A nuclear-powered submarine which ran aground on a shingle bank has been towed free, the Royal Navy said.
HMS Astute was on sea trials when the rudder of the vessel is thought to have become stuck on a shingle bank on the west coast of Scotland at around 8am on Friday.
The incident happened between the mainland and the Isle of Skye. There were no reports of any injuries and the Ministry of Defence said it was not a "nuclear incident".
It is believed a crew transfer from the shore to the submarine was being carried out when the incident happened.
The vessel was towed free by a tug at around 6pm and will now be towed to deep water where a survey will be carried out on its rudder. Although HMS Astute was pulled off the shingle by a tug she is now operating under her own power, the Royal Navy said.
The vessel will remain overnight in deep water. On Saturday she will be assessed and attached to a buoy or remain in deep water, if that is deemed more appropriate, to allow a survey to take place.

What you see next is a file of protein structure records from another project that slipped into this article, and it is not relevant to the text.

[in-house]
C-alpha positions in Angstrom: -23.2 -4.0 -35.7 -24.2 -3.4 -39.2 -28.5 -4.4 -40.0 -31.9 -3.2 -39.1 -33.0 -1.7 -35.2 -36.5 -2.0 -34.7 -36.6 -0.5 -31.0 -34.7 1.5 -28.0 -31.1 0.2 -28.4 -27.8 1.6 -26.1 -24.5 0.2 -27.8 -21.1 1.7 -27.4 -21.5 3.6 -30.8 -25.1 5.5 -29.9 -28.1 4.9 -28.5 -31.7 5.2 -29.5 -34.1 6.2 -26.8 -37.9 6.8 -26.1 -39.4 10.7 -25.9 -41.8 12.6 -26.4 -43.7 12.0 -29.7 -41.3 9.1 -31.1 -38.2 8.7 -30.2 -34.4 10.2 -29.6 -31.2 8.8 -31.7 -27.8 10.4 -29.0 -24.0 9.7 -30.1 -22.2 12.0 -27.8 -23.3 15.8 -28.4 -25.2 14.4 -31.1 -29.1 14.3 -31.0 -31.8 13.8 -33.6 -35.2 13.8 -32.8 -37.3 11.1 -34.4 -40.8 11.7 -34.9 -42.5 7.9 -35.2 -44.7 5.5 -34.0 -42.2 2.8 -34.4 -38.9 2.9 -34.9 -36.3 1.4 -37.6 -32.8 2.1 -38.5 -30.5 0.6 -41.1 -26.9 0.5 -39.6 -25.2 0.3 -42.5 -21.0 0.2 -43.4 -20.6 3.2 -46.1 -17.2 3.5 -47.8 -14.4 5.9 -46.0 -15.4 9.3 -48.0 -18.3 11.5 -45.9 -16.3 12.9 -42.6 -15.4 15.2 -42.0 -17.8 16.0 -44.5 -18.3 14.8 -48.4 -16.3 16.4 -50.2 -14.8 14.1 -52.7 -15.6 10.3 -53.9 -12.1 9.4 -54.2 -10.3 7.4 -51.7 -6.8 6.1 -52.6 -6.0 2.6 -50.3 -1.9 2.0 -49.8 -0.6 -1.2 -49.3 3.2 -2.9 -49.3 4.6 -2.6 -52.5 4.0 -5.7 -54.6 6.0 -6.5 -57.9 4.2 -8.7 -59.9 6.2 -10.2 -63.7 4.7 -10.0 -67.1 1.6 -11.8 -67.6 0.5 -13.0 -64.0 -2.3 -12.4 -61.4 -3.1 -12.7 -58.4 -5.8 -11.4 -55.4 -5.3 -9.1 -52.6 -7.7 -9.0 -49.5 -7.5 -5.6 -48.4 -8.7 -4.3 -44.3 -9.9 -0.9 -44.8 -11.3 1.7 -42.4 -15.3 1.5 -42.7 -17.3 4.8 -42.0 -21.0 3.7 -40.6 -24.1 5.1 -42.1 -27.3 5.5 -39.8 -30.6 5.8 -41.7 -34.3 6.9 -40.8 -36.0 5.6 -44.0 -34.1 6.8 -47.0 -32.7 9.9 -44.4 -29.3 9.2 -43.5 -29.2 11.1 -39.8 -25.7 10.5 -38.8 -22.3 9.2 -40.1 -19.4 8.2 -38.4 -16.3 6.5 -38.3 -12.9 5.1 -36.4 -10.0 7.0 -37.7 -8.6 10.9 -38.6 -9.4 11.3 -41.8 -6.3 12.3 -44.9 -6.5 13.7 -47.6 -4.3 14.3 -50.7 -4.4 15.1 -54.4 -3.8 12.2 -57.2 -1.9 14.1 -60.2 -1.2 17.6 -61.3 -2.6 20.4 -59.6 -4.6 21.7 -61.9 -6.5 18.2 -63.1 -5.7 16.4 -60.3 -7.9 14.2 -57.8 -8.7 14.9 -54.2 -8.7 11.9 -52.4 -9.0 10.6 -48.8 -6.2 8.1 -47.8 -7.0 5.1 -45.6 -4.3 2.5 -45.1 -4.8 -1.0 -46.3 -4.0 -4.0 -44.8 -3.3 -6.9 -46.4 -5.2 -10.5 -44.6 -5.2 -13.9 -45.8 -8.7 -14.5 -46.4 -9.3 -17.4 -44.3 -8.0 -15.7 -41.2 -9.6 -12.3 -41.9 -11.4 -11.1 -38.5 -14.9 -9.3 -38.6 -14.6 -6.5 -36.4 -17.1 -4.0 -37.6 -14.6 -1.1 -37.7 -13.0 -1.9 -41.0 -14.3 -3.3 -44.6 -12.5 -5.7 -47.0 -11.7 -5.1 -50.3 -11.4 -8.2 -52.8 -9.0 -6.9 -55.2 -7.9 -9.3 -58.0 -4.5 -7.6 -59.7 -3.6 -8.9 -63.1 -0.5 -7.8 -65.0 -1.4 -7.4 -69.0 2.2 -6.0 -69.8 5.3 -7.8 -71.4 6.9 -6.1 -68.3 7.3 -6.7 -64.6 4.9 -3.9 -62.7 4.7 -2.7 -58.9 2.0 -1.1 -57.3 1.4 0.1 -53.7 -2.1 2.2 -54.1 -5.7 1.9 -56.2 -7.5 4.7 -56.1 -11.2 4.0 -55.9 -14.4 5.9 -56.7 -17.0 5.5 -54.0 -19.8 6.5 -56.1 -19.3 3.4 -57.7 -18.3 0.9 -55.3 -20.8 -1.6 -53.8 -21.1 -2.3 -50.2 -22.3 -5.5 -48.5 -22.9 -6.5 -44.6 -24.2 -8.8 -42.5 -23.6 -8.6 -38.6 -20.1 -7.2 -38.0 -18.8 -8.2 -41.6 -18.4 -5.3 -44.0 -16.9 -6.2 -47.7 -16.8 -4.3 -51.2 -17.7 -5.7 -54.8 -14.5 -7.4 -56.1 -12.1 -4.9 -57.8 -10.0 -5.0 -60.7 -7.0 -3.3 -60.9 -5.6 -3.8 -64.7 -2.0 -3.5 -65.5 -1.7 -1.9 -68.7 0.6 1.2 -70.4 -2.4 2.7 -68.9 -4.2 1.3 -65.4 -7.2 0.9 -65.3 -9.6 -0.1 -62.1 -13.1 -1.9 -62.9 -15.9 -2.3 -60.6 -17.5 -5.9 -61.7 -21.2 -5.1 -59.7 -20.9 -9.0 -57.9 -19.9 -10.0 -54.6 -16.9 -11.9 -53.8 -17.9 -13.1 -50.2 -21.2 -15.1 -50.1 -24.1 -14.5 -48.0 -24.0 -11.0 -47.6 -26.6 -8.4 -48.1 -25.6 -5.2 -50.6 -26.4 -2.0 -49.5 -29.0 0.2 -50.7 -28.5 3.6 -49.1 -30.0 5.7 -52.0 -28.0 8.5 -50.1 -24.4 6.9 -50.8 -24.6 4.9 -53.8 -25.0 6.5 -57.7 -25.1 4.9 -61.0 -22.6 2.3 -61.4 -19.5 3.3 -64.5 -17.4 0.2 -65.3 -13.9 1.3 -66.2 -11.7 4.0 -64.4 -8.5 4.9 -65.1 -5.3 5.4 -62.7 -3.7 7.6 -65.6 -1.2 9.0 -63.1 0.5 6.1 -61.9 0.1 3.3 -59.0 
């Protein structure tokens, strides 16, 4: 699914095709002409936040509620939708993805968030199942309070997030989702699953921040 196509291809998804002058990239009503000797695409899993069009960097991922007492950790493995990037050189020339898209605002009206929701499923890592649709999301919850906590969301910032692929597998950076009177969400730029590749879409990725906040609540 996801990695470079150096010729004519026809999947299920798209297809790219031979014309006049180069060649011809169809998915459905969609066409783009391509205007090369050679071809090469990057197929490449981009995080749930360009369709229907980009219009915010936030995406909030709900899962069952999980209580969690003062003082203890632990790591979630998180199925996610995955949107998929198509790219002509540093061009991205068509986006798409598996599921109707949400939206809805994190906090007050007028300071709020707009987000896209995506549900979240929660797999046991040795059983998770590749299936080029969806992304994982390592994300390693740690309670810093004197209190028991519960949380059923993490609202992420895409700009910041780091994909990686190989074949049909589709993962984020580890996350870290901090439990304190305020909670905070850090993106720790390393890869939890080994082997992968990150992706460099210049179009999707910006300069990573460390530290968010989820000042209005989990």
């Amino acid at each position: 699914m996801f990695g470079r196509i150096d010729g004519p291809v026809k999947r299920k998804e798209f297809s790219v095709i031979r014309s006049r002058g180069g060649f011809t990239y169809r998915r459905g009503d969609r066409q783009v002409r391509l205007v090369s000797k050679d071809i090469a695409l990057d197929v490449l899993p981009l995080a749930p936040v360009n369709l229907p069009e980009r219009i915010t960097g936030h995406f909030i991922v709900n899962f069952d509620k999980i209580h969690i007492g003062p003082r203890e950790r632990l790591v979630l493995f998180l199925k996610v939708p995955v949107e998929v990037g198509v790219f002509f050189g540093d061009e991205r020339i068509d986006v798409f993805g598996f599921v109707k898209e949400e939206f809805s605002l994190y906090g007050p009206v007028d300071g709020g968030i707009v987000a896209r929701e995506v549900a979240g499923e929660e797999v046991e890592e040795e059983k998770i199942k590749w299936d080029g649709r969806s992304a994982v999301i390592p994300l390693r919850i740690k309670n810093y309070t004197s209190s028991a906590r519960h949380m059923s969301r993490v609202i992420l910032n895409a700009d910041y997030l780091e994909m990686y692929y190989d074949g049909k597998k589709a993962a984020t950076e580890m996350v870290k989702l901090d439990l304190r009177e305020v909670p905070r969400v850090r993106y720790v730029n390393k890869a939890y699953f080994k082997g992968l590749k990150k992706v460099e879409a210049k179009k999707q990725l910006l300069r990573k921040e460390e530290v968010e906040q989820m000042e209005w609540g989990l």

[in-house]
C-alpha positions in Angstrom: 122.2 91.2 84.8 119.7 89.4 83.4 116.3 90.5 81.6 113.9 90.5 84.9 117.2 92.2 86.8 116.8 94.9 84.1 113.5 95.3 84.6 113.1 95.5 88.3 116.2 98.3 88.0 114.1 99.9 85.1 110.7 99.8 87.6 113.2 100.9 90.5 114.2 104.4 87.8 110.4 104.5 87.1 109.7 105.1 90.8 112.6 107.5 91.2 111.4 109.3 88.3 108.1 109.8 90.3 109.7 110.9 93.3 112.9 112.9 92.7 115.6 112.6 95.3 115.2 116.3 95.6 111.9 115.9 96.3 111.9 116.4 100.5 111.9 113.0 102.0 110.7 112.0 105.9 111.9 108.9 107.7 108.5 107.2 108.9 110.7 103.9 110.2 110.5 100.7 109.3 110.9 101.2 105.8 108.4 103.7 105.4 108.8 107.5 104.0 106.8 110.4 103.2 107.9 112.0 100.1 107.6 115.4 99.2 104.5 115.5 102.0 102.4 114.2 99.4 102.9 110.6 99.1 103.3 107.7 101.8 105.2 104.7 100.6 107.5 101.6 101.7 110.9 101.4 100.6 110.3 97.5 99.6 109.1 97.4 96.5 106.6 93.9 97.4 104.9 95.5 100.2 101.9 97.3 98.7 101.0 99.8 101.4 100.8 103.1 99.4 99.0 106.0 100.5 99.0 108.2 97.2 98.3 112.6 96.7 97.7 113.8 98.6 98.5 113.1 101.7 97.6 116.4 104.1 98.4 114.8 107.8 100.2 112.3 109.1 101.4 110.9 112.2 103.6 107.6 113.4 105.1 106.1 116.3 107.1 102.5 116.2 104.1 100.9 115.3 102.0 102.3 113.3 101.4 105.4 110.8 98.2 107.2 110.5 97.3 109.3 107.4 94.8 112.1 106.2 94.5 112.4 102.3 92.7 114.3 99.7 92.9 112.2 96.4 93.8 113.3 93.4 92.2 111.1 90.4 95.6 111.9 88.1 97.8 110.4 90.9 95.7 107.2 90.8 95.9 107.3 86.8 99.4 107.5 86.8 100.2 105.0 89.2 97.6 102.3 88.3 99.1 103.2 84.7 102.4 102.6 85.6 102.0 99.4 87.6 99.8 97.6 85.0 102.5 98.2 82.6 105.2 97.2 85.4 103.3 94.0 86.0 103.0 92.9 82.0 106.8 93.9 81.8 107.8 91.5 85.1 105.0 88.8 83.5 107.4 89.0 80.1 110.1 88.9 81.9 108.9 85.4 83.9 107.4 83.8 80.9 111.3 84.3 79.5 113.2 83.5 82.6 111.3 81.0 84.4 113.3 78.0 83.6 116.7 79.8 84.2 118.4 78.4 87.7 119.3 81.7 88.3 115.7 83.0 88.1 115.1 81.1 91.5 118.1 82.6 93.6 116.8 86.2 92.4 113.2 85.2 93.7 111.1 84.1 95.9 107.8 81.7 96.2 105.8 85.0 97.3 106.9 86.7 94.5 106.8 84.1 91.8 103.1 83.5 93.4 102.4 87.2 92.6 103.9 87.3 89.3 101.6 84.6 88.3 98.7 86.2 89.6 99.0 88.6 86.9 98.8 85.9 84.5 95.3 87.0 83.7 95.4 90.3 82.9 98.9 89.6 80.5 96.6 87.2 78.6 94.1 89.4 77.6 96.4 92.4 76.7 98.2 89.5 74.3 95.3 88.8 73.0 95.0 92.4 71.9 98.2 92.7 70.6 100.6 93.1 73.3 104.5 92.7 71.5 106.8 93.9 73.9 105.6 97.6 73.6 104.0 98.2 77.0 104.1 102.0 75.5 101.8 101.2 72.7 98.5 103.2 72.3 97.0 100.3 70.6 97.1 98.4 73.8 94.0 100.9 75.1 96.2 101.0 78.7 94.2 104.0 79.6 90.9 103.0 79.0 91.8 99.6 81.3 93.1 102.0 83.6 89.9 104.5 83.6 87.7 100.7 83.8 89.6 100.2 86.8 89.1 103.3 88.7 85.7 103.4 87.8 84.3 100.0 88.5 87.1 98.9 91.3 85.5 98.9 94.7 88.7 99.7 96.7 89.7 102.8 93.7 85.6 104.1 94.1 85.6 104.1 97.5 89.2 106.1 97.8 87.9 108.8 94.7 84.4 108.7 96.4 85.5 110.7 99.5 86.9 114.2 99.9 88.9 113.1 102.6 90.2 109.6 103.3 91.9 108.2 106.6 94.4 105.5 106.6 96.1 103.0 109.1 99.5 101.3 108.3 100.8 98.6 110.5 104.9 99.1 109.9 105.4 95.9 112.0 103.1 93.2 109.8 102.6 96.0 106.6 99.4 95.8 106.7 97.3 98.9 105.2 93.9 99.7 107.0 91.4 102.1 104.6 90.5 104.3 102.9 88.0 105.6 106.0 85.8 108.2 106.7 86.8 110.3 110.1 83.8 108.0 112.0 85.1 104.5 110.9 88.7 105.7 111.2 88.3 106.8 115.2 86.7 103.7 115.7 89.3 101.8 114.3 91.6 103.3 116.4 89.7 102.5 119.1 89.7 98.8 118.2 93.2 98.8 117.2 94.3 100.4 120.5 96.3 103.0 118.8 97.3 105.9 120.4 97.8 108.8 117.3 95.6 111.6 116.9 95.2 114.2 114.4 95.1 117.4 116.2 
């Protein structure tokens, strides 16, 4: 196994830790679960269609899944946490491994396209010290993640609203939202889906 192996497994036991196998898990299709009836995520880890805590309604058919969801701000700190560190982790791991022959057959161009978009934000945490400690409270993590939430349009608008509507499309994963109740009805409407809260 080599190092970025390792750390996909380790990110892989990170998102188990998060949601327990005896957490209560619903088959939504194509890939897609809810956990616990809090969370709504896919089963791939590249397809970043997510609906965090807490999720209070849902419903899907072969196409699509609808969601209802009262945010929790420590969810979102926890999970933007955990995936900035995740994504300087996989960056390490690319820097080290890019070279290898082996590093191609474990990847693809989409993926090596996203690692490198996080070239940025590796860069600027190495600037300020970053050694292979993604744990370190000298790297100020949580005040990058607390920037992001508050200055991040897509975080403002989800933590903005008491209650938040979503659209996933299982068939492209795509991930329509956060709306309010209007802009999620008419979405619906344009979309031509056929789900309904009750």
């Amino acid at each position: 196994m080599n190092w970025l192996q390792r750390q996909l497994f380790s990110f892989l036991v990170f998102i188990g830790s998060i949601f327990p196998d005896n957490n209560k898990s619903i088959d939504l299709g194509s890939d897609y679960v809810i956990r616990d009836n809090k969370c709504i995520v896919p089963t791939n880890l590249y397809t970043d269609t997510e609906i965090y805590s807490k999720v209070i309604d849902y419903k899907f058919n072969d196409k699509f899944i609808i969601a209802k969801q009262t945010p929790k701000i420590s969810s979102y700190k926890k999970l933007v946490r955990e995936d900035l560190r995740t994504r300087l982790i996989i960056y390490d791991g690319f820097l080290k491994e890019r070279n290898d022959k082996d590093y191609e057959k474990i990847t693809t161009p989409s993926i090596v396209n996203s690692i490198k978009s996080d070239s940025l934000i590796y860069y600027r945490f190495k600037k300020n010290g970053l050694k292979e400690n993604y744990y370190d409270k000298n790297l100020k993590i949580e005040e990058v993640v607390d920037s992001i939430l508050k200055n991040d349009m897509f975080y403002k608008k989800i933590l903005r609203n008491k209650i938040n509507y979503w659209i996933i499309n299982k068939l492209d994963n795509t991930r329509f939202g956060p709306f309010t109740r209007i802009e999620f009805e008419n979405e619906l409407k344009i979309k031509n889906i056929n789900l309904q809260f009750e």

A Royal Navy spokesman said: "It is a continuous process of assessment of the situation."
Scottish CND (Campaign for Nuclear Disarmament) expressed concern at the incident. John Ainslie, co-ordinator of Scottish CND, said: "This is just the latest in a long line of incidents involving nuclear submarines off the west coast of Scotland."
Professor Carl Ross, a lecturer in the mechanical and design engineering department at the University of Portsmouth, worked on the structural engineering of HMS Dreadnought before its launch in 1960.
Asked whether he was surprised by the incident, he said: "They shouldn't go aground. Something has gone wrong. I'm not sure what it is, whether it is man-made or machine-made. It could be either."